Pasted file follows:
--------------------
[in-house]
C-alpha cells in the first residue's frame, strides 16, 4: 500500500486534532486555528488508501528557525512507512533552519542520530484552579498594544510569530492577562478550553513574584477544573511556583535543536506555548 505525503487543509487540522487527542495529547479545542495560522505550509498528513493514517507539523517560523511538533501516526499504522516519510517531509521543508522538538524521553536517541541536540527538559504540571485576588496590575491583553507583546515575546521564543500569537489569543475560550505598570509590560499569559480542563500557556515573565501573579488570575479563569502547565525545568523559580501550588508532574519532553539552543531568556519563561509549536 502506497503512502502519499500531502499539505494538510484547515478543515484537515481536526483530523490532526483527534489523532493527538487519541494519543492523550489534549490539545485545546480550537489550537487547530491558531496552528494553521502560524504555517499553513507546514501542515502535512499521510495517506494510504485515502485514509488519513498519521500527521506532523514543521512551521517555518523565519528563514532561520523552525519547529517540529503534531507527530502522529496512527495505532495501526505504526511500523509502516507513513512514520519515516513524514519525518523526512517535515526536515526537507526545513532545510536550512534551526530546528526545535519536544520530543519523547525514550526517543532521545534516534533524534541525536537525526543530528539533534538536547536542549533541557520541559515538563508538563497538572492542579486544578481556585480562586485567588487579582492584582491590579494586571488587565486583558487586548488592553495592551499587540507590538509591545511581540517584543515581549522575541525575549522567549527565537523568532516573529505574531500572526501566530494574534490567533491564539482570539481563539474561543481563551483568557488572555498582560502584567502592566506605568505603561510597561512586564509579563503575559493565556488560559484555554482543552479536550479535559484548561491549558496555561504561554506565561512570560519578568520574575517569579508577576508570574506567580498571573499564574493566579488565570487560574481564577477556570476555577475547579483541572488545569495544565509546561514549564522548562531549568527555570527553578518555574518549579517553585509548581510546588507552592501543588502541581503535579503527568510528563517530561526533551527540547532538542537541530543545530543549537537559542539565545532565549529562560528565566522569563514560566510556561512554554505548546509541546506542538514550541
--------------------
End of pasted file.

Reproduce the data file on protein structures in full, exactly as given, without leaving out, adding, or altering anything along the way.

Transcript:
[in-house]
C-alpha cells in the first residue's frame, strides 16, 4: 500500500486534532486555528488508501528557525512507512533552519542520530484552579498594544510569530492577562478550553513574584477544573511556583535543536506555548 505525503487543509487540522487527542495529547479545542495560522505550509498528513493514517507539523517560523511538533501516526499504522516519510517531509521543508522538538524521553536517541541536540527538559504540571485576588496590575491583553507583546515575546521564543500569537489569543475560550505598570509590560499569559480542563500557556515573565501573579488570575479563569502547565525545568523559580501550588508532574519532553539552543531568556519563561509549536 502506497503512502502519499500531502499539505494538510484547515478543515484537515481536526483530523490532526483527534489523532493527538487519541494519543492523550489534549490539545485545546480550537489550537487547530491558531496552528494553521502560524504555517499553513507546514501542515502535512499521510495517506494510504485515502485514509488519513498519521500527521506532523514543521512551521517555518523565519528563514532561520523552525519547529517540529503534531507527530502522529496512527495505532495501526505504526511500523509502516507513513512514520519515516513524514519525518523526512517535515526536515526537507526545513532545510536550512534551526530546528526545535519536544520530543519523547525514550526517543532521545534516534533524534541525536537525526543530528539533534538536547536542549533541557520541559515538563508538563497538572492542579486544578481556585480562586485567588487579582492584582491590579494586571488587565486583558487586548488592553495592551499587540507590538509591545511581540517584543515581549522575541525575549522567549527565537523568532516573529505574531500572526501566530494574534490567533491564539482570539481563539474561543481563551483568557488572555498582560502584567502592566506605568505603561510597561512586564509579563503575559493565556488560559484555554482543552479536550479535559484548561491549558496555561504561554506565561512570560519578568520574575517569579508577576508570574506567580498571573499564574493566579488565570487560574481564577477556570476555577475547579483541572488545569495544565509546561514549564522548562531549568527555570527553578518555574518549579517553585509548581510546588507552592501543588502541581503535579503527568510528563517530561526533551527540547532538542537541530543545530543549537537559542539565545532565549529562560528565566522569563514560566510556561512554554505548546509541546506542538514550541